Creating Your Personal Brand Statement For An IT Resume

Information technology is a unique field that has the privilege of being both highly-specialized and broad in its scope as new technologies develop and evolve. As a member of this field who is also seeking employment, you are likely to face candidates who bring a lot of expertise to the table. So, how can you ensure you stand out from other candidates?

Creating Your Personal Brand Statement...

A great way is to develop your brand, then write a resume incorporating a quality personal branding statement that solidly defines your role as an expert IT professional.

What's A Personal Brand?

A personal brand is not unlike a brand used by a company to associate a product with a business. For instance, in order help customers remember the McDonald’s company name, owners developed Ronald McDonald, who represented a fun way for people to identify the company, its name, and its food. Many professionals have searched for similar ways to make their names synonymous with a specific field or job position, which they’ve been able to accomplish by creating a personal brand. As an IT professional, a personal brand can ensure that others quickly associate your name with your specific role in the world of information technology—so when a person says, “I’m looking for a quality programmer, developer, and so on,” someone can immediately say, “I know the perfect person: [insert your name here]!”

Branding Yourself In Your IT Resume

There are a number of ways to brand yourself as a specialized IT professional. One of the easiest is by using the Internet. By setting up professional profiles that incorporate your title and resume/bio via sites such as LinkedIn and Google Plus you can effectively associate your name with your field. But if you’re actively applying for jobs, another way to brand yourself is by creating a branding statement. This statement is used to define a product similarly to a company’s use of branding to define its products. The only difference is that the product is you. Here are a couple of great examples of branding statements you might use as an IT professional:
  • APPLICATIONS DEVELOPER with 10 years of success developing, testing, implementing, and enhancing numerous applications to meet and exceed diverse business objectives.
  • NETWORK ADMINISTRATOR with eight years of experience managing hardware and software, providing expert troubleshooting and problem resolution, and utilizing a diverse technical skill set to successfully manage shifting business priorities.
Branding statements are almost always listed at the top of your resume beneath your name and contact information. In other words, you want this statement to impressively summarize who you are and what you can contribute to a company in an amazing first impression. There isn’t a specific formula you need to use when creating your personal brand statement. So, take time to think about your role as an IT professional and what contributions you want to make to the field, then creatively define how you will make a difference for any company that hires you.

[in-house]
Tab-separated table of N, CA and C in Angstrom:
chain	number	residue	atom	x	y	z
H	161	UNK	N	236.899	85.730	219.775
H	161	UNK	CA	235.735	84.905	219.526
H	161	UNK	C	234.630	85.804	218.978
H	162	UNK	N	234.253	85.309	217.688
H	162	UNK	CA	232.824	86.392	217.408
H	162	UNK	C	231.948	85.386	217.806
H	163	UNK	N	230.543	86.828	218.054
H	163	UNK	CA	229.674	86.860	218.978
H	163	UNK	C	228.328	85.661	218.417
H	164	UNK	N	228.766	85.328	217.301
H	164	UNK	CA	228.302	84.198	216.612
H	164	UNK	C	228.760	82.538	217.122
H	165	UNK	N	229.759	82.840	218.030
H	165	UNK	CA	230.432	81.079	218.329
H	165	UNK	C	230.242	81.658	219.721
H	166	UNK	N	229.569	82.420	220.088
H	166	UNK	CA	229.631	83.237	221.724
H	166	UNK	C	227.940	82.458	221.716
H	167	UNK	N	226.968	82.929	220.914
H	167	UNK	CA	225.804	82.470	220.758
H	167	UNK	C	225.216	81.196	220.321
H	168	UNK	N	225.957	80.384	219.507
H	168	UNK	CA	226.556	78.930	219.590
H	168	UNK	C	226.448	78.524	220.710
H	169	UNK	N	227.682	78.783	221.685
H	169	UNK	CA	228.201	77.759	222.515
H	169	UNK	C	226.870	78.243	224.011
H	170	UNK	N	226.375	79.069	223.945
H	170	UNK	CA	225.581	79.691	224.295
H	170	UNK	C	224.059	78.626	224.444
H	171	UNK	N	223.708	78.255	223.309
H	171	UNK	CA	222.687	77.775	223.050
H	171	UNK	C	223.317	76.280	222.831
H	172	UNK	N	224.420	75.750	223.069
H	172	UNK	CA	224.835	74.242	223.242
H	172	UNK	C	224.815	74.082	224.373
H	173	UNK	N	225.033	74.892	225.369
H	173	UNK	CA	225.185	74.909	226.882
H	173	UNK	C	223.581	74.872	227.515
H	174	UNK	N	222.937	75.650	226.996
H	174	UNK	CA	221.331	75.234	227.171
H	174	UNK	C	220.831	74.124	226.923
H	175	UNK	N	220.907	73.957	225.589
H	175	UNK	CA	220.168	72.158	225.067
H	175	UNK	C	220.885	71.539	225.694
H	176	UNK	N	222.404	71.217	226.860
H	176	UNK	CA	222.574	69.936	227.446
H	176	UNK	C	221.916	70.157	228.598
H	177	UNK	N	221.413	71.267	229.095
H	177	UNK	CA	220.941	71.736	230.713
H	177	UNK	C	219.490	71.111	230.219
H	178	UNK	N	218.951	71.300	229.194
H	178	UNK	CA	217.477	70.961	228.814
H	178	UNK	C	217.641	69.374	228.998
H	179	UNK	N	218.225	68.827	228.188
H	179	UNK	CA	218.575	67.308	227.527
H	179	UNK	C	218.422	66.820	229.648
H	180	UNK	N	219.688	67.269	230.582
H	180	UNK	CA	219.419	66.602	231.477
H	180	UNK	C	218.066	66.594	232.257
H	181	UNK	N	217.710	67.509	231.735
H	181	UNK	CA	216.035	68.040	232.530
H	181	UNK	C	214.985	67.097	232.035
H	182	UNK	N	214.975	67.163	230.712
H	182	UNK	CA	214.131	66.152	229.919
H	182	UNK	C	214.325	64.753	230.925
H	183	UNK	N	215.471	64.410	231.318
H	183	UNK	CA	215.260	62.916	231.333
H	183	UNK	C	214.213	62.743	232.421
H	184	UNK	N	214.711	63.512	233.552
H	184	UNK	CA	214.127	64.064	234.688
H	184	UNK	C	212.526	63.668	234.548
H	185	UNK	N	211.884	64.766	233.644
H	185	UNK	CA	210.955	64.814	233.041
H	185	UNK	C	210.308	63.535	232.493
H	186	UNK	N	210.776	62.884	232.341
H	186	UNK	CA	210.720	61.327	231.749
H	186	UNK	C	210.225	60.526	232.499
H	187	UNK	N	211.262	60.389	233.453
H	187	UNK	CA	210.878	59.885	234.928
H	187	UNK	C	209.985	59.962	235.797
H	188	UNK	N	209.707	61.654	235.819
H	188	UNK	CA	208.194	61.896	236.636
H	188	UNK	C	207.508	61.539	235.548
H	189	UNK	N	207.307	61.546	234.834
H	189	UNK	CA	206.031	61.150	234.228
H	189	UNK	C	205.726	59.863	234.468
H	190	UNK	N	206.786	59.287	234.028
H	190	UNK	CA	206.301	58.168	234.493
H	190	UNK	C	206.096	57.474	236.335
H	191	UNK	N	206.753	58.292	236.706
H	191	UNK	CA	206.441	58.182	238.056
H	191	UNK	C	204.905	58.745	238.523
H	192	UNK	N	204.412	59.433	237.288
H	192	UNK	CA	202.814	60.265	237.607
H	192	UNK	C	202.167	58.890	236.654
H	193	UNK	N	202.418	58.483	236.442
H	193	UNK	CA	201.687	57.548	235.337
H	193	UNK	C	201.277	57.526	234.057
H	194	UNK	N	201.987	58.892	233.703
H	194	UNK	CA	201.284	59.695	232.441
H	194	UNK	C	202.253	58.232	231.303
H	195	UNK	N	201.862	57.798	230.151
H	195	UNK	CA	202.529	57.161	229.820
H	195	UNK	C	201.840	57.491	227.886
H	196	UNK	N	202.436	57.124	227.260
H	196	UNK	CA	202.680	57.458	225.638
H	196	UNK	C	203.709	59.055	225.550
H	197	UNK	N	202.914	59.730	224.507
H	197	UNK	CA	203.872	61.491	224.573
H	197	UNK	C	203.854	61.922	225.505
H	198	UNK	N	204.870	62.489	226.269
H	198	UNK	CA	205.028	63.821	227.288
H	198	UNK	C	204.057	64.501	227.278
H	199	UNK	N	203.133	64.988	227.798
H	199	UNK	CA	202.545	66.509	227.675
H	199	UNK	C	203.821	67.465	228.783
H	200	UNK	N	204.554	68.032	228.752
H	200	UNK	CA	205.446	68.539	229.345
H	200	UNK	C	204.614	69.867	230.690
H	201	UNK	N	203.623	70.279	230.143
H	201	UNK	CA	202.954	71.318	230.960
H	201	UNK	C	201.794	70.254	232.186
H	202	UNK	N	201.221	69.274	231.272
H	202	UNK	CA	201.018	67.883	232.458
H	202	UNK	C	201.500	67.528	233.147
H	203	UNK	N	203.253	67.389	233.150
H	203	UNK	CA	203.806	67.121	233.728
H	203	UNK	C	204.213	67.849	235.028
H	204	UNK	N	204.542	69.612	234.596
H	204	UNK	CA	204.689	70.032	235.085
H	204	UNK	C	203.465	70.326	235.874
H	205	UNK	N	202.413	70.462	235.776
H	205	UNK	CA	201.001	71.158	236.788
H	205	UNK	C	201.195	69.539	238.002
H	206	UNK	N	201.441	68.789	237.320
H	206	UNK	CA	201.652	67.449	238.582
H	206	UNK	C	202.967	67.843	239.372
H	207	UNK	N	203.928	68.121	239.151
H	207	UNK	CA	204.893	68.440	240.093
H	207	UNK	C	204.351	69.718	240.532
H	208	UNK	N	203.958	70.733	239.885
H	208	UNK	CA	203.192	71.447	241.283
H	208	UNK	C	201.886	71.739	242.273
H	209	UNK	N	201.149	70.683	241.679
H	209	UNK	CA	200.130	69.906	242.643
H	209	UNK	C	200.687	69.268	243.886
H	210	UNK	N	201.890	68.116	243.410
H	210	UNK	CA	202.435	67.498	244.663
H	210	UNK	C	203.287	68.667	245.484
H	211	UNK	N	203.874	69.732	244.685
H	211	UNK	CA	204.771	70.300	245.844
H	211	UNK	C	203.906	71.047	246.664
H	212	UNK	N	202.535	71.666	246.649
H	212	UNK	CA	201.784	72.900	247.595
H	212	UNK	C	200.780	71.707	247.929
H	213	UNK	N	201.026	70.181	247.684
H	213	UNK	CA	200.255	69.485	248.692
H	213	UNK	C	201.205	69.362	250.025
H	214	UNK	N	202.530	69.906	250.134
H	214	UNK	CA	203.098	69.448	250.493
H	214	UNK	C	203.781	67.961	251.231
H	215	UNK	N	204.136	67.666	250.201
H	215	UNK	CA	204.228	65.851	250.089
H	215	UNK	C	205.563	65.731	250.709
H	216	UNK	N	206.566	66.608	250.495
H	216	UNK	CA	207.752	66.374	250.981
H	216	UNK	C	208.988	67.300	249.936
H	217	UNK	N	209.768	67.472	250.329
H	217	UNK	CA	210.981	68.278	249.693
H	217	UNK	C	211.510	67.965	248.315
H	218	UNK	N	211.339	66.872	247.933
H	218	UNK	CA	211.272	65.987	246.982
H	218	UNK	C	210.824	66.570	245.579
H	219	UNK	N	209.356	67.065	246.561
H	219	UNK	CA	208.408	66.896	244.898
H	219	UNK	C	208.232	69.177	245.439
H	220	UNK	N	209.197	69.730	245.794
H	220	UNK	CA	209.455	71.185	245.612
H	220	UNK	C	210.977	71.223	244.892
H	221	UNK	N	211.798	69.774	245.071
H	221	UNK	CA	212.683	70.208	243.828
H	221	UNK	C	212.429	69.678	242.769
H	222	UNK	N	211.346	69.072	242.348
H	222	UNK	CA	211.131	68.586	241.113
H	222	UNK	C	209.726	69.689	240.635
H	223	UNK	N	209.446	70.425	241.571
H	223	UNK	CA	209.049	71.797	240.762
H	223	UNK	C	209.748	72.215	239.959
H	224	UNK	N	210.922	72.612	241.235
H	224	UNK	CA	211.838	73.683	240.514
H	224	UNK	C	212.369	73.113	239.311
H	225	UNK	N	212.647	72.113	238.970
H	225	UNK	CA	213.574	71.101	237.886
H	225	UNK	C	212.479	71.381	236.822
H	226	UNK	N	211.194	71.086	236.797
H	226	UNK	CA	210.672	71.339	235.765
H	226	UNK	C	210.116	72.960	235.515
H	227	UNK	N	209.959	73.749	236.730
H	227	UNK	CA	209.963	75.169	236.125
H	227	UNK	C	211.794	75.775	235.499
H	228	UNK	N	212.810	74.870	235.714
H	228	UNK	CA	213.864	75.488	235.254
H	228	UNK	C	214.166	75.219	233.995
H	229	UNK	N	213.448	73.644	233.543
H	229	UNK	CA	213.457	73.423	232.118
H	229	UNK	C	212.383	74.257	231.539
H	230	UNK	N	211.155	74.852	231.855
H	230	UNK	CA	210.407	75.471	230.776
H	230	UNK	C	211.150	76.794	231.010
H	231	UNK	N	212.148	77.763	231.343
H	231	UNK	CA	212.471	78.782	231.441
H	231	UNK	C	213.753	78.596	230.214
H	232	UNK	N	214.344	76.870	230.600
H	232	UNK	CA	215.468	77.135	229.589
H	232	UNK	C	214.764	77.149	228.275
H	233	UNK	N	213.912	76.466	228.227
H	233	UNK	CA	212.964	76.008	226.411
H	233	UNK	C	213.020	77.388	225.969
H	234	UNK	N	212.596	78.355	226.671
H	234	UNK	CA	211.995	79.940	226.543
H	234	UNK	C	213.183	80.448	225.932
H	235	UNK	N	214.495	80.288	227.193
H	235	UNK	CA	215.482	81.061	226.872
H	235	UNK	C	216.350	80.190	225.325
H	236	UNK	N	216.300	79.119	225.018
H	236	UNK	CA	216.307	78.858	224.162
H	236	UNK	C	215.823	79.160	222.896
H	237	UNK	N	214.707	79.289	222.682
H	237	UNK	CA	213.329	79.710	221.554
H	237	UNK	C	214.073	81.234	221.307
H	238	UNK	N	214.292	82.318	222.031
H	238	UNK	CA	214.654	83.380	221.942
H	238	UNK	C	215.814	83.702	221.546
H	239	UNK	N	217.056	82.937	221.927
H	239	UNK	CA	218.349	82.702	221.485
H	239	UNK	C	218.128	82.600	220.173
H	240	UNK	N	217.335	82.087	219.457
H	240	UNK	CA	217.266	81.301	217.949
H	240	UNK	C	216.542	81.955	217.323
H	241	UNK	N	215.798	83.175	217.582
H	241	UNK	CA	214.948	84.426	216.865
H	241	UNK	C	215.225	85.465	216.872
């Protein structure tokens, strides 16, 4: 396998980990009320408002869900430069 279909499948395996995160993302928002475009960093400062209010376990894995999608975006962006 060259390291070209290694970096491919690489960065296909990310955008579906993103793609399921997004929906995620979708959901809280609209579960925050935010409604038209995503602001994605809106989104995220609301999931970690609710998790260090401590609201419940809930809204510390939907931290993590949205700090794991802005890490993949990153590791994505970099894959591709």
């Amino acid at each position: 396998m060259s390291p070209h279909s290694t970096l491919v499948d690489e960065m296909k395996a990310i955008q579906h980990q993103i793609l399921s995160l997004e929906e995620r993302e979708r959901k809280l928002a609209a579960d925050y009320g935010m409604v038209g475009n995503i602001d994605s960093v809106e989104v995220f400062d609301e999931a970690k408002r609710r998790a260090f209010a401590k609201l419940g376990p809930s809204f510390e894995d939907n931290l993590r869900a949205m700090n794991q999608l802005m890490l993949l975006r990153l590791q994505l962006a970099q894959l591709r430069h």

Related Posts

5 Ways To Create A Consistent Brand Is Your Personal Brand Wrong? 3 Ways To Get Employers To Take Your Brand Seriously Photo Credit: Shutterstock

When most people think of Nike, they think of shoes, retail stores, and, of course, athletes. That's all true, but there's more. Behind Nike's walls, you'll find the doers and thinkers who design, create, and innovate every day. There are also data scientists who discover and leverage athlete insights to create the future of sport.

You might be surprised to learn about the impact you can have in Data & Analytics at Nike versus at a major tech giant. Nike employees get to work on a wide array of challenges, so if you're obsessed with math, science, computers, and/or data, and you love sport, these stories may inspire you to work at Nike.

SHOW MORE Show less

Employee loyalty is something every company longs for. It's estimated employee turnover costs as much as 130-200% of an employee's salary. When a talented, knowledgeable, trained employee leaves, it's bad for business. And, when lots of them leave, it can be the kiss of death.

SHOW MORE Show less

If you saw our first video, you might have heard about the interview situation one of our viewers, Remi submitted. He was in an interview and was asked the question: How many cows are there in Canada right now? - What a weird question but this is a technique that some hiring managers are using these days.

SHOW MORE Show less

If you saw our first video, you might have heard about the awkward situation one of our viewers, Kevin submitted. He is a college student who's working a part time job to make ends meet. The manager/owner of the company has become a micro-manager who watches him work on camera and reads his company emails. A bit over the top wouldn't you say?

SHOW MORE Show less